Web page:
The Telecom Regulatory Authority of India (TRAI) has issued notices to the nation’s mobile operators to resume blocking SMS via so-called ‘content scrubbing’ filters from 1 April 2021, the Economic Times reports. The measures were introduced as part of a 2018 regulation to reduce unsolicited commercial communications, ‘spam’ messages and fraud by requiring senders to comply with regulatory provisions to send bulk communications. The system requires telcos to verify SMS content with a template pre-registered by the sender before delivering the message.
Implementation was delayed until 8 March this year to allow the relevant companies to prepare, but the filtering system was halted just a day later amidst widespread disruption. The TRAI noted at the time that legitimate communications were being blocked by the filters as the principal entities (i.e. senders of bulk communications such as banks) had failed to comply with the regulations. To protect consumer interests, the TRAI suspended use of the system and ordered telcos to assist principal entities to ensure that legitimate traffic is not blocked. After a seven-day reprieve the system was partially reintroduced from 17 March: the content scrubbing system was reactivated, but messages that failed to meet the requirement were not blocked.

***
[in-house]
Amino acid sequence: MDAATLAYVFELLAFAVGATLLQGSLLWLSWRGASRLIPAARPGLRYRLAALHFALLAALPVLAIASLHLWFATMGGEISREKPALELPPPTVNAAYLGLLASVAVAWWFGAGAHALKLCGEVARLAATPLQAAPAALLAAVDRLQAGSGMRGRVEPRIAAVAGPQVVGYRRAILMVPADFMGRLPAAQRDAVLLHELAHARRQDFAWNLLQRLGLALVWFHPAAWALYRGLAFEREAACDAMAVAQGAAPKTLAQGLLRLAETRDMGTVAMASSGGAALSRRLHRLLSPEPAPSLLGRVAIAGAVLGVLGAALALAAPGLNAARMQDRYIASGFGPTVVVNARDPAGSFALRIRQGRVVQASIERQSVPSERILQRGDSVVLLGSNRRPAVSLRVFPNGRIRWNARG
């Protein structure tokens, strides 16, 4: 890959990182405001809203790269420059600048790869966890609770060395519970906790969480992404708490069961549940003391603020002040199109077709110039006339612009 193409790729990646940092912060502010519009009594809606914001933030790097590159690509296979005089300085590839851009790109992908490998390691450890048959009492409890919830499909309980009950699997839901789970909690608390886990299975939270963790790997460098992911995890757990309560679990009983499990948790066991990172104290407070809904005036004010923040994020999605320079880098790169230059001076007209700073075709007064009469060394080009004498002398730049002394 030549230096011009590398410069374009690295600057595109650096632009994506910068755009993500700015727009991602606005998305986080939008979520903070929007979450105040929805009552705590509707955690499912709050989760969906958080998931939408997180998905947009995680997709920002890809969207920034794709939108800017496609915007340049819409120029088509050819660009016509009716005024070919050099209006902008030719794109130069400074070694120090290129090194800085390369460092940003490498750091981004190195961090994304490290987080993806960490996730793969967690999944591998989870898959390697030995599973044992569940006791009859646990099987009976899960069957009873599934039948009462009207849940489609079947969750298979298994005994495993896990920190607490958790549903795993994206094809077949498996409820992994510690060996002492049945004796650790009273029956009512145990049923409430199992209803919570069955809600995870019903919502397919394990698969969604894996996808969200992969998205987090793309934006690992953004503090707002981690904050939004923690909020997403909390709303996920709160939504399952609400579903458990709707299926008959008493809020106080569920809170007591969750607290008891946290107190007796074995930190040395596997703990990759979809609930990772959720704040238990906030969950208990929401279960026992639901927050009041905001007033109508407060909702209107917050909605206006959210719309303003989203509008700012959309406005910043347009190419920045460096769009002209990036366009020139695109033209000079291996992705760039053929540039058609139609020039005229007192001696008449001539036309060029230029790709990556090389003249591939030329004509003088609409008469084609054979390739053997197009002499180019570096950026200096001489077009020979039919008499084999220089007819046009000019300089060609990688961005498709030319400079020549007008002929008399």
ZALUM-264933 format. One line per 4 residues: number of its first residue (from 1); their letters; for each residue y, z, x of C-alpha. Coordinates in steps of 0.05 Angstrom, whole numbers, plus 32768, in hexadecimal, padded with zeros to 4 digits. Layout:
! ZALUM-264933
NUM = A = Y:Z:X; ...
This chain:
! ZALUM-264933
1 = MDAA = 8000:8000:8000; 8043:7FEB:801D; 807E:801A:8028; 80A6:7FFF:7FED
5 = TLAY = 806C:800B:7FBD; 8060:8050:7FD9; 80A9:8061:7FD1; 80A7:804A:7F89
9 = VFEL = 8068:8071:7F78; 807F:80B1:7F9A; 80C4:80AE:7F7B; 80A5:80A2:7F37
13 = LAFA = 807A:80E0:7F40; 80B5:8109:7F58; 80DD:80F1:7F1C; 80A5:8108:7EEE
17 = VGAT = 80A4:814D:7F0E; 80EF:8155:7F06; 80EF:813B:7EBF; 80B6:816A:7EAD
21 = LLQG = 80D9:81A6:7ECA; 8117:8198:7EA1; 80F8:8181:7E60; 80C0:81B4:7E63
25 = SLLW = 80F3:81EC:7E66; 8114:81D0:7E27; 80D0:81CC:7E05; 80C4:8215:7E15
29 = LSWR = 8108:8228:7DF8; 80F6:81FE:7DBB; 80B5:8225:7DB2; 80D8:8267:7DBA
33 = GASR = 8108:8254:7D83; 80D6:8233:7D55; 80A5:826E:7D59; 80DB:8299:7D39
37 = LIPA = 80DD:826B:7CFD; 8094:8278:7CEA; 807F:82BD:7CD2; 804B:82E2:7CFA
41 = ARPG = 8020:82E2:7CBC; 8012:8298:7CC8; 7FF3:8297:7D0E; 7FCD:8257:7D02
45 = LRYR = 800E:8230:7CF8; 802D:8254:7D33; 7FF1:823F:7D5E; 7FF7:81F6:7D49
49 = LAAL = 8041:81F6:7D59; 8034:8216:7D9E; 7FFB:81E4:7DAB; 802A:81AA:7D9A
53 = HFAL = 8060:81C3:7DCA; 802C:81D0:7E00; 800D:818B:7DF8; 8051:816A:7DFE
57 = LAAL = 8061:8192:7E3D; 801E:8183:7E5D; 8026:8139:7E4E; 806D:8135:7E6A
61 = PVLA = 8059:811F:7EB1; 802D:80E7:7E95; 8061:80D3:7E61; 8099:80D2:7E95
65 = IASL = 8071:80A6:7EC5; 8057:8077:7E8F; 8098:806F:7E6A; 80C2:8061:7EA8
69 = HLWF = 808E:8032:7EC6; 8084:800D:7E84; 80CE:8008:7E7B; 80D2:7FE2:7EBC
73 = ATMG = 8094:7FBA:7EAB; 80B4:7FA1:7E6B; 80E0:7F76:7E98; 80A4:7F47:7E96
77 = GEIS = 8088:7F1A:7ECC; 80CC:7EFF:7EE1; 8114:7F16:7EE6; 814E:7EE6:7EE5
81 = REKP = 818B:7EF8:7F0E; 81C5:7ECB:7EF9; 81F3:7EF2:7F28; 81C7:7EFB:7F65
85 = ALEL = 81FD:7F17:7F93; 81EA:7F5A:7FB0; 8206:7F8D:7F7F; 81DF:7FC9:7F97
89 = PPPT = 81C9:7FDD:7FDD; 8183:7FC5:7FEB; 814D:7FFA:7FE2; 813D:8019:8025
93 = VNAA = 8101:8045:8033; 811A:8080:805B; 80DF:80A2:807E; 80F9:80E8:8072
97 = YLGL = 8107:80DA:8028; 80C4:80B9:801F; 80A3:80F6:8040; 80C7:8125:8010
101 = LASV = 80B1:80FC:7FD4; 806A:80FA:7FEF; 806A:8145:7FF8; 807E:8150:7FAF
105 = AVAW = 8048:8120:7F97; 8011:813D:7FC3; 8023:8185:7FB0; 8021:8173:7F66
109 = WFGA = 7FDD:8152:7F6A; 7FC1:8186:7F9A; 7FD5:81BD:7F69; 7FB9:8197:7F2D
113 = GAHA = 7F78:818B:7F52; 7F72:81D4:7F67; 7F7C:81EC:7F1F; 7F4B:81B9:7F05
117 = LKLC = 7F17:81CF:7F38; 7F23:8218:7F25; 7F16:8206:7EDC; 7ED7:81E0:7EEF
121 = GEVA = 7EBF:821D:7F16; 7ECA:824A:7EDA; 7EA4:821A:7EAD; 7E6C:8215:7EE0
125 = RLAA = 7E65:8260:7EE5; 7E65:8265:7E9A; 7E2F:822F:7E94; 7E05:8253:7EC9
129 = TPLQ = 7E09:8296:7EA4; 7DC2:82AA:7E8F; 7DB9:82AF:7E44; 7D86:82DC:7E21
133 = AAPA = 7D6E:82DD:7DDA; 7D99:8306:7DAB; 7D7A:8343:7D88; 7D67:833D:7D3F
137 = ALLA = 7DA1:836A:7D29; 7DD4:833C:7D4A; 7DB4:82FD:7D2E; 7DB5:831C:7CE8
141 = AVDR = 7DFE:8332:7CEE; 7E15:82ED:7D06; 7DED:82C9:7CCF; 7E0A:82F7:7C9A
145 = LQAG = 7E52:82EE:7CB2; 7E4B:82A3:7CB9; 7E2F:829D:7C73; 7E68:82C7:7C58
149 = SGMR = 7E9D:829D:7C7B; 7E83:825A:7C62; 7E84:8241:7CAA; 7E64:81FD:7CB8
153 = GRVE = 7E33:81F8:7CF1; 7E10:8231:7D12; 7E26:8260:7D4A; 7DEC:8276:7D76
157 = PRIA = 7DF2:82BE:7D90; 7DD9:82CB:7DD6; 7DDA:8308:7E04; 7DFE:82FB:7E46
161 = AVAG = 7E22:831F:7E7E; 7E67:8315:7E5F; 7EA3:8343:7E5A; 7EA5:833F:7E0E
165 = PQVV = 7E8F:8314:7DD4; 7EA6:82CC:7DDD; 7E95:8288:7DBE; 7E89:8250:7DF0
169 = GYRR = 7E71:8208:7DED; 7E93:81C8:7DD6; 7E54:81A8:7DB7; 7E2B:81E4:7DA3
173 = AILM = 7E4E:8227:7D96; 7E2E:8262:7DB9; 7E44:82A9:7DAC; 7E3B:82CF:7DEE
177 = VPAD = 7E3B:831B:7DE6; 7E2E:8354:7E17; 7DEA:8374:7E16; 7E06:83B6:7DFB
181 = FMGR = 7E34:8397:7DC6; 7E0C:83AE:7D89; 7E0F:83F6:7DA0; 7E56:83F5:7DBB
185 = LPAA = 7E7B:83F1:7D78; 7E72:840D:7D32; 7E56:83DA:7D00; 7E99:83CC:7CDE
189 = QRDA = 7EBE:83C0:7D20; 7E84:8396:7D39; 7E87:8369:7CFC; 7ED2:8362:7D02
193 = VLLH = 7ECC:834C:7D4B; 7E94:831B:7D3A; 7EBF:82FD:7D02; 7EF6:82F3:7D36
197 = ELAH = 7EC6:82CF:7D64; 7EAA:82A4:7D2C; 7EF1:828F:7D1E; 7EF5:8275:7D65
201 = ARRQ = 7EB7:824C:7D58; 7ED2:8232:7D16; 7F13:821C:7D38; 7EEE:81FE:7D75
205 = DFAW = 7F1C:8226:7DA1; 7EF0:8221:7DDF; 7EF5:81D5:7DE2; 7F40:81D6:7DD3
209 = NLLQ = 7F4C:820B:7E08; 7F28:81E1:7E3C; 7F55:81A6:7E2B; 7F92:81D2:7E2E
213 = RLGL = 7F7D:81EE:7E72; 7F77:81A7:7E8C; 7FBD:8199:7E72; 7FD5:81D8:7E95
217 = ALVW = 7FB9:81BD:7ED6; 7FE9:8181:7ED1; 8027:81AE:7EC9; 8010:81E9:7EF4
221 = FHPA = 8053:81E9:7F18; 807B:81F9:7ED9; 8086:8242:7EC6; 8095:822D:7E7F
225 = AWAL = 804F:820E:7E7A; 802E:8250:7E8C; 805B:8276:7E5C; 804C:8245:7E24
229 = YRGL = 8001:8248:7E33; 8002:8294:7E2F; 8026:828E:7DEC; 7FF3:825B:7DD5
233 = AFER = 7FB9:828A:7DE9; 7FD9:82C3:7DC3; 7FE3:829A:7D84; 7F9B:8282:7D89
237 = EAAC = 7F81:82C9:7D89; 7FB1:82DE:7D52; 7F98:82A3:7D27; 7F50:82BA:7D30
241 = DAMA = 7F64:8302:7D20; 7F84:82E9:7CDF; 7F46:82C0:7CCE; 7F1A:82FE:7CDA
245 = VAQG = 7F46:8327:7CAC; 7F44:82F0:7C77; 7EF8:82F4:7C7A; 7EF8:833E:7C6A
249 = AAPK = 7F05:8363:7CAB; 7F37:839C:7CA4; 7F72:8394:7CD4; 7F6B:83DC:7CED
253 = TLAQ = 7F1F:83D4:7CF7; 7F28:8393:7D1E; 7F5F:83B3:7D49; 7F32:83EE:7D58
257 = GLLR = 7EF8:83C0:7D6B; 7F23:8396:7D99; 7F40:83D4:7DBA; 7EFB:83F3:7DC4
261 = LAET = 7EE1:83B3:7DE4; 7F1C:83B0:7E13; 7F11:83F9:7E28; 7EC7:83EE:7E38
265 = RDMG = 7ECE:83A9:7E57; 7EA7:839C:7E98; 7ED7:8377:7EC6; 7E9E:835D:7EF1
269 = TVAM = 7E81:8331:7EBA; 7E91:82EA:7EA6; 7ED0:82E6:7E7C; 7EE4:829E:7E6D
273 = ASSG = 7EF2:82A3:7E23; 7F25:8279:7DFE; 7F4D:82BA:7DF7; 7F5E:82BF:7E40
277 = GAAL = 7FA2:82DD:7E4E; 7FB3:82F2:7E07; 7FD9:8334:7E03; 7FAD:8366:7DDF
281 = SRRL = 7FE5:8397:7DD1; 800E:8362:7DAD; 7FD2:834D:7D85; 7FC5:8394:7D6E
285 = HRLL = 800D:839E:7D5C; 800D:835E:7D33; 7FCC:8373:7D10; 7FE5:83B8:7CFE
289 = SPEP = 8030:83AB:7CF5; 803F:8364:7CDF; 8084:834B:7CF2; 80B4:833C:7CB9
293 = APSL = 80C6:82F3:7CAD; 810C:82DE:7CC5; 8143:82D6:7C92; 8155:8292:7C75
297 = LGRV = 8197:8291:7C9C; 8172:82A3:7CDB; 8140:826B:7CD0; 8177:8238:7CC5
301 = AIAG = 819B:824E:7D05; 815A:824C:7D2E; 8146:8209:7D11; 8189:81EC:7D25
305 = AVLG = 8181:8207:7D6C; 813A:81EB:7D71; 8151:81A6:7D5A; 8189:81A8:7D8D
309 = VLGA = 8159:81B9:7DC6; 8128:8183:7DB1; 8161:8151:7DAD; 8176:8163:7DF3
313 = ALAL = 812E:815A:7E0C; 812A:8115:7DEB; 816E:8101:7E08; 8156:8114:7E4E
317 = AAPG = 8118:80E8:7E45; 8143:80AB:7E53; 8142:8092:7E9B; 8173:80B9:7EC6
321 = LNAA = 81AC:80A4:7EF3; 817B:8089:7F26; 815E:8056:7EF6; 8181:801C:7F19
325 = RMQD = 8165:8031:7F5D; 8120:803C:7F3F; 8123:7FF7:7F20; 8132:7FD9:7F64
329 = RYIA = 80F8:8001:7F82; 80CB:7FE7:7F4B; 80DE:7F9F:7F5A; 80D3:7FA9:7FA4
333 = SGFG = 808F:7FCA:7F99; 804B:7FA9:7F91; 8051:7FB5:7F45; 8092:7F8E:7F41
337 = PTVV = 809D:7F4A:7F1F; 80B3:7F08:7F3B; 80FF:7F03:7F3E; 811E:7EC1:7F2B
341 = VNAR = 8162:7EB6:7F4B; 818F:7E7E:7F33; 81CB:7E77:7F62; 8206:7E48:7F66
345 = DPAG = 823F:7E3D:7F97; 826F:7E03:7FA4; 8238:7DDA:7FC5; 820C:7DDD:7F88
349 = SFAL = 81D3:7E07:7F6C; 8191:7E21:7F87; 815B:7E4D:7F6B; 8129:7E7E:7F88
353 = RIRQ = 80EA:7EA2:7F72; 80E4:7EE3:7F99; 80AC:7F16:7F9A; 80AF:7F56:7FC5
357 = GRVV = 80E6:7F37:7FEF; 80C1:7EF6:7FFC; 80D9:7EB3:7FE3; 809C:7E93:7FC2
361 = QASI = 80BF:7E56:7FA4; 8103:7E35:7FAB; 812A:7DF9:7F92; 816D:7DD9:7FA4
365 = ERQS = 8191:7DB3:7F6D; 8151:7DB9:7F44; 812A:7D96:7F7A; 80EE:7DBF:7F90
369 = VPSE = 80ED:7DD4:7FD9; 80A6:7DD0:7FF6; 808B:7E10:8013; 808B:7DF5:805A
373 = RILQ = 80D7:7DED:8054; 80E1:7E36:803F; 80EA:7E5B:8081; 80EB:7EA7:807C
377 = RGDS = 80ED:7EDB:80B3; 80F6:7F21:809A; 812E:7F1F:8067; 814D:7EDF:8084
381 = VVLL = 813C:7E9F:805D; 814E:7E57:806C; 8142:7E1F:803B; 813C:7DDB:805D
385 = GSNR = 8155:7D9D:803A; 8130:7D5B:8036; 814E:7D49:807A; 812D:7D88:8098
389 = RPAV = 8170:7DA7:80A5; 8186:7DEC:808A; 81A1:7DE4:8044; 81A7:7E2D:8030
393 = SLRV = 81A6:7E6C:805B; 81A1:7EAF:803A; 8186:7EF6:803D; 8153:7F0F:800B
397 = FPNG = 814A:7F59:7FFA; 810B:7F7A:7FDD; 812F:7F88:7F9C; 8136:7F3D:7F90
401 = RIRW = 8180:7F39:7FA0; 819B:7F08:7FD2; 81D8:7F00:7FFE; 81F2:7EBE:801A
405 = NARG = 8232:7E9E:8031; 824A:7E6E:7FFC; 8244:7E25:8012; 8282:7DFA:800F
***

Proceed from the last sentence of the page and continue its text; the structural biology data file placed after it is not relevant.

A week later, the TRAI issued another statement instructing the principal entities to comply with the rules, placing blame for the earlier disruption with the senders. ‘It was observed that some of the principal entities have not fulfilled the requirements as envisaged TCCCPR, 2018, even after two years, despite being fully aware of the regulations and the consequences,’ the watchdog explained, adding: ‘Unfortunately, despite repeated communication, all major banks and big telemarketers sending SMS have failed to fulfil regulatory requirements.’
In the most recent missive, the TRAI noted that ‘sufficient opportunity has been given’ to the principal entities, and the scrubbing system will be fully activated again from 1 April. Principal entities such as telemarketers have appealed to the courts to halt the system, however, saying that compliance with the TRAI’s ‘rigid’ norms is not feasible. The founder of bulk messaging firm Shivtel Communications said it had seen an 80% failure rate during the initial implementation, and explained the company’s difficulty, saying: ‘This is not a one-time compliance task, there are close to 100,000 templates which flow into the system every day.’ In a similar vein, a senior official at Kaleyra was quoted as saying that ‘ensuring 100% compliance for one billion SMSes per day across India is a next to impossible task.’